This month's column was prompted by a recent event reported to me by my wife. On an afternoon outing, she happened upon a traffic jam at the scene of a two-car motor vehicle crash. Noon traffic down here in Florida can be just as grid-locked as 5:00 p.m. traffic in New York City. That day, a blocked intersection in balmy southwest Florida proved to be a little trying.
According to my wife, this episode was made even more time-consuming by a not-so-attentive traffic officer. She appeared to be completely overwhelmed by the volume of cars trying to maneuver through the intersection. I recognize that my lovely wife is an incredible teacher, but I also understand that she may not understand all the subtle and intricate machinations that go into traffic management. As such, I took her comments with a grain of Florida sea salt. As she related the story further, however, she did seem to have a pretty good handle on what the apparent problem was at this major four-way intersection.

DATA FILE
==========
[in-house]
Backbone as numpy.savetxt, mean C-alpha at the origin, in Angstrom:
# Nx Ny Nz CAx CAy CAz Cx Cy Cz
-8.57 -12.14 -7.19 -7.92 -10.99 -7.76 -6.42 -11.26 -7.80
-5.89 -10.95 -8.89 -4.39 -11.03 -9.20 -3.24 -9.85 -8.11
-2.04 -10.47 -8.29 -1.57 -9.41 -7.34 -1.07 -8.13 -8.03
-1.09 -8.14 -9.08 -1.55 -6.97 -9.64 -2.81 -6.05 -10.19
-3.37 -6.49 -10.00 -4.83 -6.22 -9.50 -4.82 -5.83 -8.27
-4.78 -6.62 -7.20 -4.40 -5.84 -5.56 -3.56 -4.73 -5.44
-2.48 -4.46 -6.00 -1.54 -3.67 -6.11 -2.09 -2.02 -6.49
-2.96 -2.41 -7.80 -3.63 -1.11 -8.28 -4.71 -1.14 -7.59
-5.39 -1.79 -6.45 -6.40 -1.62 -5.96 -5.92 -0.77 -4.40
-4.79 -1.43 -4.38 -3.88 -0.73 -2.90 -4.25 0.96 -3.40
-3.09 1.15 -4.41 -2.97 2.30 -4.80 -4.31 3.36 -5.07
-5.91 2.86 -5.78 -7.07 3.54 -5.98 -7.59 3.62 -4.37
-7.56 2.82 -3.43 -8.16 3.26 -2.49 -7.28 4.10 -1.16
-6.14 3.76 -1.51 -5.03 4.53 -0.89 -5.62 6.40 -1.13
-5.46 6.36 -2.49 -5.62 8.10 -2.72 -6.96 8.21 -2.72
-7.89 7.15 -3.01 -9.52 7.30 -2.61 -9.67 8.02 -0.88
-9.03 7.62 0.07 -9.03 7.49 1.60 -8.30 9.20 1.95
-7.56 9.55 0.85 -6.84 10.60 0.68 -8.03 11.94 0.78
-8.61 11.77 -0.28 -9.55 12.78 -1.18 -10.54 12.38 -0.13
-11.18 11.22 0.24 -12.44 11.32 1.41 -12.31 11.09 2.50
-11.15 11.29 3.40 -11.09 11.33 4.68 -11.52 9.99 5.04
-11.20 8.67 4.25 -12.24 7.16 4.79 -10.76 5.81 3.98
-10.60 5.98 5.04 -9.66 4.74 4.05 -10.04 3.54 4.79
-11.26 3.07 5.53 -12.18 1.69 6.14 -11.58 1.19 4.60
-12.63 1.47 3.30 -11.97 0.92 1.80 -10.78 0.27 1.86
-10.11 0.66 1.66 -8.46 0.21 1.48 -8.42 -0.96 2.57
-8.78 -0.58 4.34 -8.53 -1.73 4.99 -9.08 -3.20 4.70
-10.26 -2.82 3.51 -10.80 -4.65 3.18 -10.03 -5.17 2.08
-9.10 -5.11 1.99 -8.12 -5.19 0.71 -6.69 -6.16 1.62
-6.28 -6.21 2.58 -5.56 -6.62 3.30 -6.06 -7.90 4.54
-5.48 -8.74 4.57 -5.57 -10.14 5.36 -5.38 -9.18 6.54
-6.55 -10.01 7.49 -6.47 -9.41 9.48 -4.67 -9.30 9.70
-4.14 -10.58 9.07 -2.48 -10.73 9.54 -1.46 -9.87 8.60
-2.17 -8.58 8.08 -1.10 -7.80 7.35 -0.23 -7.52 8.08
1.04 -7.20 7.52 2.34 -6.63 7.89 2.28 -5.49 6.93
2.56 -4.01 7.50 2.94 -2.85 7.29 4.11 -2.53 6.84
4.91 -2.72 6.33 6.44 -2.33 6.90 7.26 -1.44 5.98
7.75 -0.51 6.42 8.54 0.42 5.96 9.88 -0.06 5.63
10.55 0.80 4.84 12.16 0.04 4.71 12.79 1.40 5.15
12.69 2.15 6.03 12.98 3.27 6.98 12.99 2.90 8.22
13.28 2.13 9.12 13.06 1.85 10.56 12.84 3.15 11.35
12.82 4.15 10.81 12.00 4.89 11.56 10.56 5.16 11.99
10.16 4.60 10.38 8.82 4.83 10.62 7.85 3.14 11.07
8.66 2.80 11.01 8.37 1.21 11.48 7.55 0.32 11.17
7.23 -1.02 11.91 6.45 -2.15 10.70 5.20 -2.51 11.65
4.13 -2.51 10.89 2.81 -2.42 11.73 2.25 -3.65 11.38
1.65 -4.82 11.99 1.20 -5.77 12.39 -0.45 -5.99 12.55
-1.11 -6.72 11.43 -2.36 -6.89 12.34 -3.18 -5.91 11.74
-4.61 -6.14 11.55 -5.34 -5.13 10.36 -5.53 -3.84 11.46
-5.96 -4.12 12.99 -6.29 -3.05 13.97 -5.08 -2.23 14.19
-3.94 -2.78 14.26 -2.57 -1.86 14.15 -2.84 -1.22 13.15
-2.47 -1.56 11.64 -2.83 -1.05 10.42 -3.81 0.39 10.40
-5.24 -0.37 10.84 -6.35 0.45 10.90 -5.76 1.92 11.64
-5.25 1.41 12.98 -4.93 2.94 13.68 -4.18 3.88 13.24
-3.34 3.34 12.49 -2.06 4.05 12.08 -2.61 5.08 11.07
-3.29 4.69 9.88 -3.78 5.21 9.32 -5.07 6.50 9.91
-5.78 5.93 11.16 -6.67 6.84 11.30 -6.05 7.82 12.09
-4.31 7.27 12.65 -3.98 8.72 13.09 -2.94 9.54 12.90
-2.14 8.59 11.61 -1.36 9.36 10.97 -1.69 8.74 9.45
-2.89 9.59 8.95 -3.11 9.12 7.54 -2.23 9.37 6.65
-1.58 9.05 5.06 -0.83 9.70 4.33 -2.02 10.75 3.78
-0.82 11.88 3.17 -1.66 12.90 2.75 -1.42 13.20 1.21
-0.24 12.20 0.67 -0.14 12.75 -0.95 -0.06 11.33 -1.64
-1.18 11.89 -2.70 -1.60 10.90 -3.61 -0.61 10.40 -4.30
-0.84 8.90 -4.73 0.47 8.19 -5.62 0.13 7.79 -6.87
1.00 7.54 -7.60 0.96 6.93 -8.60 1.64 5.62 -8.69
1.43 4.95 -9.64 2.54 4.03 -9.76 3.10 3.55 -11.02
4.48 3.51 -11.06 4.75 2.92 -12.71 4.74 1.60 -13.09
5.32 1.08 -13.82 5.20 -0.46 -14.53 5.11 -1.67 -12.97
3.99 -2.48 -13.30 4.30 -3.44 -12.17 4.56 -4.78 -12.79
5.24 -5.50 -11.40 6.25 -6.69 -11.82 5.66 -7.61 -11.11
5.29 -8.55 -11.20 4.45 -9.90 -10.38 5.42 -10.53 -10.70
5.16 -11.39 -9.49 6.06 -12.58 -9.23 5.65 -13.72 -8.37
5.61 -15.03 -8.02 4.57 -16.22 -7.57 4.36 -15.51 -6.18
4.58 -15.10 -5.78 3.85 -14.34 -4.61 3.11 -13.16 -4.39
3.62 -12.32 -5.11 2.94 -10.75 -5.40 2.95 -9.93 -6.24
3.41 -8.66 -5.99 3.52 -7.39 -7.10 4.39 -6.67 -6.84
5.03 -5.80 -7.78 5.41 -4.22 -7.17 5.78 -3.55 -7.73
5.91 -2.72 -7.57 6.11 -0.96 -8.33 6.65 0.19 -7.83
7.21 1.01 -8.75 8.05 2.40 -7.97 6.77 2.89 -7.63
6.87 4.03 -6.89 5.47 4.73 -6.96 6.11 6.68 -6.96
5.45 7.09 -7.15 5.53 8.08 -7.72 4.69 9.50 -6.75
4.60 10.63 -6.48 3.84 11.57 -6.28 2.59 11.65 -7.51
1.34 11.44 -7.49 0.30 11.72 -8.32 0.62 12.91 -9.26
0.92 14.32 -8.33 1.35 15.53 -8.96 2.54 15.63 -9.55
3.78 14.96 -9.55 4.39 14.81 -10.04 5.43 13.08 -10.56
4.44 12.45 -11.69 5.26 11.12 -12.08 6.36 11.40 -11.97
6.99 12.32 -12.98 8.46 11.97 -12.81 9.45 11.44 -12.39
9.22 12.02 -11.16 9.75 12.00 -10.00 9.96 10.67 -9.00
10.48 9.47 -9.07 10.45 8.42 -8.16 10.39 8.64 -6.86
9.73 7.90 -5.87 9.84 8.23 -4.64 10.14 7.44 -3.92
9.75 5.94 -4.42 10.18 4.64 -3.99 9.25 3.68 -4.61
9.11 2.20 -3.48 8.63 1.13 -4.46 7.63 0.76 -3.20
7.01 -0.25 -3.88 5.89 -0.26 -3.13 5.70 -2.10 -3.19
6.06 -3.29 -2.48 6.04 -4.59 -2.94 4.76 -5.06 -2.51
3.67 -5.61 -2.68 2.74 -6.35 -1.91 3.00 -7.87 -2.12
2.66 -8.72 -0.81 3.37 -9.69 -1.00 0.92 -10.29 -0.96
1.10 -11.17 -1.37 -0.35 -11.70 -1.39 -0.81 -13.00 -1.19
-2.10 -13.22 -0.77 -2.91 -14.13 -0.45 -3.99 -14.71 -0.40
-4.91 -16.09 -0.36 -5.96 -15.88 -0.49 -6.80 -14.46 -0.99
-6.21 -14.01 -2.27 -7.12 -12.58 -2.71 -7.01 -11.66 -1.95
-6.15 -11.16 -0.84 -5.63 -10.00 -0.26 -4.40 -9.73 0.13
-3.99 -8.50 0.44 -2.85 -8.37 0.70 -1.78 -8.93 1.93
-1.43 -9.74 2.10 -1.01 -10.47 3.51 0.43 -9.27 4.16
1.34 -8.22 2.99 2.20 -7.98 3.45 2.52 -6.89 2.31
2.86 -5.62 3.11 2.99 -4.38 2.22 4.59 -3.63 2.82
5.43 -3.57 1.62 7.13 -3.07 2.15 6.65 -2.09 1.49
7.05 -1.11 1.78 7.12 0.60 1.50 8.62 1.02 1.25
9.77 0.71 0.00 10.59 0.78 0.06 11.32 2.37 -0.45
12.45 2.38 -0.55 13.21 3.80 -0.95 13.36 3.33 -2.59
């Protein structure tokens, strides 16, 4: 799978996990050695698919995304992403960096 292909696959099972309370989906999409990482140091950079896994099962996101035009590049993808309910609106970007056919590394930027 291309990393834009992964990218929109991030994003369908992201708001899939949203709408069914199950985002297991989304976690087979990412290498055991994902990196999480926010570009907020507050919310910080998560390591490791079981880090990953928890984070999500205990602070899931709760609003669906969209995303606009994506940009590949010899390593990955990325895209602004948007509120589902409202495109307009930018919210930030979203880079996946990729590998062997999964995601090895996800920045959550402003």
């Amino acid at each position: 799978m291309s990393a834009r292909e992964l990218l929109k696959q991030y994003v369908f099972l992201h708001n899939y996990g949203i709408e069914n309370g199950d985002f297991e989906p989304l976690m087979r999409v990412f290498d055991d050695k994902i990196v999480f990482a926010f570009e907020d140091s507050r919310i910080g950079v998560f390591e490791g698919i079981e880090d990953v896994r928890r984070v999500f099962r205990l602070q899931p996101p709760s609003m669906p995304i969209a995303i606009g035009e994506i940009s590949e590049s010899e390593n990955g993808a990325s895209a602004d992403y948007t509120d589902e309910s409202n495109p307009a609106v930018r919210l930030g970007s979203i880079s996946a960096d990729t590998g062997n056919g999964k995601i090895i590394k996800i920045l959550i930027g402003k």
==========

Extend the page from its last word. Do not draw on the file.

According to her, the tow truck had not yet arrived, but the injured had already been attended to and taken away. Both cars were blocking some portions of the travel lanes. A large hindrance to the traffic cop's attempts was the signal lights were still in normal operational mode they had not been put on flashing red for all four directions.
The young deputy's short stature only added to the problem, as she wasn't easily seen by all approaching motorists. The still-functioning traffic light, on the other hand, was very visible. In what can only be described as a Wallenda-wannabe trying to tightrope over Niagara Falls, the deputy was having a devil of a time keeping vehicles from following the traffic lights instead of proceeding through on her commands.
Reports from the front indicated that a considerable amount of the deputy's time was spent on mad 20-yard dashes from one vehicle to another, admonishing each to not enter the intersection after a safe stop-and-go, but only proceed on her signal. The real irony here is that this futile attempt at traffic management was being witnessed and observed by another deputy (an older male) from the sidelines. Needless to say, the situation appeared hopeless. While the young deputy was busy tongue-lashing one driver, another would stop, look both ways and proceed through, only to be chased by the deputy after doing so. Same went for the drivers who moved on the steady green.